The exquisiteness and attractiveness of granite makes it the premiere choice for home owners and inetrior designers to use. It is used in new builds and remodelled kitchens and adds beauty and elegance to a room. Even though it is a an expensive material, granites strength and beauty still makes it first choice material for many customers to use.
The stone itself is not where the main cost lies. Cost includes the granite, the preparation, cutting, polishing, transporting and installing. Granite colours do range in price quite considerably, installation may or may not be included in the price so this may be an extra cost.
Dealers who provide a full service of templating, producing and installing will probably quote an all-inclusive price. The stone industry is unregulated, from the quarry to the supplier to the retailer to the fabricator, they can determine their own pricing depending on the demand in the local market at the time, therefore ensure your supplier has proven stonemasonry experience since there are many "cowboy" operators prepared to fleece the unwary.
Granite ranges in price, depending on the country of origin, the colour, the fashion at the time, thickness of the slab and veins or patterns. Some granites show a visible movement or pattern which can also affect the cost of the material. Each supplier will have their own pricing range that will have three or four groupings or tiers. This will range from most expensive to the more economical. The first grouping will include the premium products that are the highest priced granites available.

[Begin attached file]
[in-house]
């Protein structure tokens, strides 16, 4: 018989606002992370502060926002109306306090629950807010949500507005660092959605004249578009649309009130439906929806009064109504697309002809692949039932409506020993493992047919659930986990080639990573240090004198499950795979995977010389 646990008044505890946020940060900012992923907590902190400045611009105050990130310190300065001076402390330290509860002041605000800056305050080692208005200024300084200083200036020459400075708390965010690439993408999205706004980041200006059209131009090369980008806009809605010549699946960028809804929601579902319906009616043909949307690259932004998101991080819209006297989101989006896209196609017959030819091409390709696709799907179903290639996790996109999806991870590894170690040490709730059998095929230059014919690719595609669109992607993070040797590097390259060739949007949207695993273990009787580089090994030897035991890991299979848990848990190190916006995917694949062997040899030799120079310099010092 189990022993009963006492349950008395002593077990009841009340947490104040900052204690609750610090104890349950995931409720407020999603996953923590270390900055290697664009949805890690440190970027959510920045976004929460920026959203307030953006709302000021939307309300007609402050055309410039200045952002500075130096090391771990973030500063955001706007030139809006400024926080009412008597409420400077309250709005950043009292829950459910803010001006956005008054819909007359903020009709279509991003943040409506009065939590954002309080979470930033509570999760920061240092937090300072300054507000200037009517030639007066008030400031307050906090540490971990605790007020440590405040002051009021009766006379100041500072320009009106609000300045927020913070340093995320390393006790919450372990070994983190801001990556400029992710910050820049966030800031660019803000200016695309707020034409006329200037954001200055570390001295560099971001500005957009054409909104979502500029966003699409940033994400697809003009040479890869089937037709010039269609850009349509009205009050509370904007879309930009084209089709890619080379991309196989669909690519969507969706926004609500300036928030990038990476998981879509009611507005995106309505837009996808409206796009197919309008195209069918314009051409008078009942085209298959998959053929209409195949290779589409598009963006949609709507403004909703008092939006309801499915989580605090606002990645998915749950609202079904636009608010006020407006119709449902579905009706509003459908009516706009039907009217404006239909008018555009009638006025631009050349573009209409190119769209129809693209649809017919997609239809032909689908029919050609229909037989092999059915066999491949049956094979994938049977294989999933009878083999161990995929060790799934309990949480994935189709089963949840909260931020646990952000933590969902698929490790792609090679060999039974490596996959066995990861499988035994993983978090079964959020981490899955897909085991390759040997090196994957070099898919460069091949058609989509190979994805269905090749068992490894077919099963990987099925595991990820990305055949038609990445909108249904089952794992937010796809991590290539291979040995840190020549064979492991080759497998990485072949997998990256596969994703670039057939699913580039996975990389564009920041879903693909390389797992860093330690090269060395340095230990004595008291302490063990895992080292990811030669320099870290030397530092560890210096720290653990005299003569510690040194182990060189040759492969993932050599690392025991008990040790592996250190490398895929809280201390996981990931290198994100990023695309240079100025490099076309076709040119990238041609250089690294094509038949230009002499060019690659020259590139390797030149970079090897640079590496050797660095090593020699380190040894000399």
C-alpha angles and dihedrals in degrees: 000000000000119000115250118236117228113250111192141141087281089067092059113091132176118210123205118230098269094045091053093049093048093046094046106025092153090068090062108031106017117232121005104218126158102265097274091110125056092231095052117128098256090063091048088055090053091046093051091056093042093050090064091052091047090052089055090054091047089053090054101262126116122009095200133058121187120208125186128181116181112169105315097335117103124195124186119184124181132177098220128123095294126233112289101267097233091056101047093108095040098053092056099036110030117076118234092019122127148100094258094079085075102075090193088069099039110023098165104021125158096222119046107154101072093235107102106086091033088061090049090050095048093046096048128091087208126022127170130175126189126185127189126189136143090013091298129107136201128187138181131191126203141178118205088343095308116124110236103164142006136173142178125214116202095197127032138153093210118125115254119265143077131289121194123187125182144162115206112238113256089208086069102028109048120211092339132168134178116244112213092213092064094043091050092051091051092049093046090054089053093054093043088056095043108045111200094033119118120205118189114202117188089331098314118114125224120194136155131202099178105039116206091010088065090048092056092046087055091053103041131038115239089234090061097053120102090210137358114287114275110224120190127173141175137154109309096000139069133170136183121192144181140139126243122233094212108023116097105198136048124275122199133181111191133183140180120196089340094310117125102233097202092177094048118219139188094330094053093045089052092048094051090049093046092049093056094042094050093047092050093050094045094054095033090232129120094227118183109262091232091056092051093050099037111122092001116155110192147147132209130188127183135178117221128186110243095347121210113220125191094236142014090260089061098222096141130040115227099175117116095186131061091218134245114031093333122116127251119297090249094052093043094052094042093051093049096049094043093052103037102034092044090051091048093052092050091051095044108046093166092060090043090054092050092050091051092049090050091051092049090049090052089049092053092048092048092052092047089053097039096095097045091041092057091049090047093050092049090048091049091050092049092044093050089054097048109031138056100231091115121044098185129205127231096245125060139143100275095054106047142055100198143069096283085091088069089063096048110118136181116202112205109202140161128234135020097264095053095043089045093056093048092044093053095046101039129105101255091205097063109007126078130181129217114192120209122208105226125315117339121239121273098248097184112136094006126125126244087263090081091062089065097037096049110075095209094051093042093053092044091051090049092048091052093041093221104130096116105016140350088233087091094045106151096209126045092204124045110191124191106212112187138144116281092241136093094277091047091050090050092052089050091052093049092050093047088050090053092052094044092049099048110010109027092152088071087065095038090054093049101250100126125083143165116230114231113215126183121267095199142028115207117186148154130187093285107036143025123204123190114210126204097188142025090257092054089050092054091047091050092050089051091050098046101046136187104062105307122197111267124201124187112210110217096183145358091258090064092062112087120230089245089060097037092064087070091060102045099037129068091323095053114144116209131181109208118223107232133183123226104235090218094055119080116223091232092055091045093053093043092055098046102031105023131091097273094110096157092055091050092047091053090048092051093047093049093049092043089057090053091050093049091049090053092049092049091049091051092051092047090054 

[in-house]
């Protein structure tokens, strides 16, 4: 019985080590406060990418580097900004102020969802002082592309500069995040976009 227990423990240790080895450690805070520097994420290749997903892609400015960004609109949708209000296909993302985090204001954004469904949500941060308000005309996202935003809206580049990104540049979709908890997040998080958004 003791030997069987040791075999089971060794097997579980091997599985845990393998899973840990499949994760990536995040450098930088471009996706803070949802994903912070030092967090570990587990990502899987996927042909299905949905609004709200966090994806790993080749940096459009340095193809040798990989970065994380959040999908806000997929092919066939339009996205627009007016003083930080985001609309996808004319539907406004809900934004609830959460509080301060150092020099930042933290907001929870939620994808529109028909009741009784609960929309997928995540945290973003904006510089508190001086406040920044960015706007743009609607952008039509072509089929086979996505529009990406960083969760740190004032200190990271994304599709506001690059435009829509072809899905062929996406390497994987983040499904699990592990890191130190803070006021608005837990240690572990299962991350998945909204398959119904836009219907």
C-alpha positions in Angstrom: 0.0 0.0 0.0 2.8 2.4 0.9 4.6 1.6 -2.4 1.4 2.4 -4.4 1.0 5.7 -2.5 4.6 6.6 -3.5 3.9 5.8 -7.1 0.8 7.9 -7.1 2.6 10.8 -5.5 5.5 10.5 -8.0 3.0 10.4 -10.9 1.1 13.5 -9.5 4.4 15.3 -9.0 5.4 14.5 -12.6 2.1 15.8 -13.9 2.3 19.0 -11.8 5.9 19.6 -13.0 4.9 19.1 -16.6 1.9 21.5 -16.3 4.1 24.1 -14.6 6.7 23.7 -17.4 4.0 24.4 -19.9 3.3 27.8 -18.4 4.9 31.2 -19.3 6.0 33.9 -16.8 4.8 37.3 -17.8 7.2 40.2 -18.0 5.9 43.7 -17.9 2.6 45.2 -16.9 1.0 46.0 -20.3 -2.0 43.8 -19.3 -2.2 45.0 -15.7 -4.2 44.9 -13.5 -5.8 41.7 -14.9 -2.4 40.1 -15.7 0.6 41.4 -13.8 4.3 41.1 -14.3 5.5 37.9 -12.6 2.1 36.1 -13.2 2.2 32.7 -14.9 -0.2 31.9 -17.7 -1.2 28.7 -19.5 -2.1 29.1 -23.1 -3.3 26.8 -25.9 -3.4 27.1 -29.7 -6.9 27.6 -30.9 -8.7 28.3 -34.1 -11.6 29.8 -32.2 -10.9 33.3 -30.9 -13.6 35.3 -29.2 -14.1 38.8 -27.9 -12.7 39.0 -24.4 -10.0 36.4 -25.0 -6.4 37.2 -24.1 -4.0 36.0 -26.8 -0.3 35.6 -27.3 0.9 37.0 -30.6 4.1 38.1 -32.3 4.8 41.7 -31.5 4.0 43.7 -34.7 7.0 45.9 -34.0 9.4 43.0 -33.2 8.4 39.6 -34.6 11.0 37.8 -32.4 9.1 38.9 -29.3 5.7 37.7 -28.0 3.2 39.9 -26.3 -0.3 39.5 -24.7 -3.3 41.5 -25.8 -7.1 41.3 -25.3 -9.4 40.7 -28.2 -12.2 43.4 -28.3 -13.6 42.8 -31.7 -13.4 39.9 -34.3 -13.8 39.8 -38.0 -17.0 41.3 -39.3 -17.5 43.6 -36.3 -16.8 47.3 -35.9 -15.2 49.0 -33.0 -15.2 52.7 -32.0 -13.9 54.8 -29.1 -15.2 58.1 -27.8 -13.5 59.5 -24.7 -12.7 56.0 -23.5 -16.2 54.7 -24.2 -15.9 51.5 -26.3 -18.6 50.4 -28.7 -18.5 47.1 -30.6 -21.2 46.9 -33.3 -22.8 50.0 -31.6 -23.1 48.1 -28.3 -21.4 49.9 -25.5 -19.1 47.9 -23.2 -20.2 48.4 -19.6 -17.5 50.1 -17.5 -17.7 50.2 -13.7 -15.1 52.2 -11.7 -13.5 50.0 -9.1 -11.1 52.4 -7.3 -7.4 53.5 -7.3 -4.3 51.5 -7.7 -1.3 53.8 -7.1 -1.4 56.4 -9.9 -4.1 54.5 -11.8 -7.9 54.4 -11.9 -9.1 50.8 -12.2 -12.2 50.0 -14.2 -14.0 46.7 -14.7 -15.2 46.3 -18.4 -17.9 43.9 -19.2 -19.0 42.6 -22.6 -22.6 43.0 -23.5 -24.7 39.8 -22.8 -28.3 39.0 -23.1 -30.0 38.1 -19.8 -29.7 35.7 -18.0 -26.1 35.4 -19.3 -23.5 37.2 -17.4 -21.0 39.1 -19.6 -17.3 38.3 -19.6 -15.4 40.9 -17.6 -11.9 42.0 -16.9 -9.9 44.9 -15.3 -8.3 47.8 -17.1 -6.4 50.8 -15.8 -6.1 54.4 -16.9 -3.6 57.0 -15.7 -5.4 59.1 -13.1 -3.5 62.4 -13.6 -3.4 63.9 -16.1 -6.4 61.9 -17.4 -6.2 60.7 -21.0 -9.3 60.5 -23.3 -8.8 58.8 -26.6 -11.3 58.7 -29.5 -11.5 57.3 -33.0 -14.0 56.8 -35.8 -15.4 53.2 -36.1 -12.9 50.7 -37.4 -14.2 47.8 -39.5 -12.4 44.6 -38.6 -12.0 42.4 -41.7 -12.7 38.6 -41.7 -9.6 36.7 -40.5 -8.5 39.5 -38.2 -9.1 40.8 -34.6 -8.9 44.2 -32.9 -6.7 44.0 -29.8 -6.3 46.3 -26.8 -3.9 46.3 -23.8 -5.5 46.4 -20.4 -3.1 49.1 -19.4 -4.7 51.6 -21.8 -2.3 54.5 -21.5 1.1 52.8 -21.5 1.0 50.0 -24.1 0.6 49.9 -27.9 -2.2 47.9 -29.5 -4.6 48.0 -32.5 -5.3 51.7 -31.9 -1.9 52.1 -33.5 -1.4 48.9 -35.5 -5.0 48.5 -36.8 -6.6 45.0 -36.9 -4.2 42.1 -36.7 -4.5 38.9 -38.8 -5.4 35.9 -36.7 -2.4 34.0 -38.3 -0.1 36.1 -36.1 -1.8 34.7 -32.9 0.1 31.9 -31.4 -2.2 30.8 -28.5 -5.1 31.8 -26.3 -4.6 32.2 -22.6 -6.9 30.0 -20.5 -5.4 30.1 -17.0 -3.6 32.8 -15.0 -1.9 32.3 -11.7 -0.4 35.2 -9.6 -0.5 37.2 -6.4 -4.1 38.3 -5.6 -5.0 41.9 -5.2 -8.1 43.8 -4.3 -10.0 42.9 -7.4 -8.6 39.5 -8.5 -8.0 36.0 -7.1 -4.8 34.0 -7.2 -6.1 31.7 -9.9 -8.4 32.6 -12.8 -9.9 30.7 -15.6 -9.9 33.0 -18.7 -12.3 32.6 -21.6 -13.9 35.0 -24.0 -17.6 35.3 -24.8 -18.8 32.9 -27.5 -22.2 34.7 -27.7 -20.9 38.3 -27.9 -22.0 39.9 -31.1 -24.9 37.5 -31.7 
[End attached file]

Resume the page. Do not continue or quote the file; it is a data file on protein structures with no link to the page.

Granites from a lower tier are not referred to as 'commercial quality' granite and the granite still has the same attractiveness and benefits as the granites in higher tiers. Trade quality standards may be found here. Stones in a lower tier might be much harder so it is worth shopping around for the better deal. Softer materials may require additional support when installed which can affect the final price of the countertop.
Granite slabs are usually 30mm thick, however cheaper, thinner cut slabs may be as thin as 20mm. If this is the case then the supplier would laminate it to plywood backing for extra durability. If you are looking for cheaper granite then going to a discount granite suppliers would be beneficial as they will deal with a thinner cut material. A number of suppliers now stock materials that are purposely cut thin and have been laminated at the processing factory itself. This may create a lower cost product as there is less wastage being shipped to the supplier.
When the installer comes to measure up for the template, ask where the seams and cuts will be made. This does affect the price of the granite slab. Another thing to ask about is the hidden costs of the wastage. You need to know as there can be at least one square metre (three square feet) of waste and the wasted material is paid by the homeowner.
Installing granite countertops should be left to the professionals, it is a delicate and accurate process. Finding a reputable supplier and installer who are willing to answer your questions should be your priority. You should be able to ask them questions and they should be able to answer them for you. They are the professionals and they will be able to help with any queries you may have regarding your granite kitchen countertop. The cost may be in the preparation and installing and this should be left to the professional, do not attempt to do it yourself.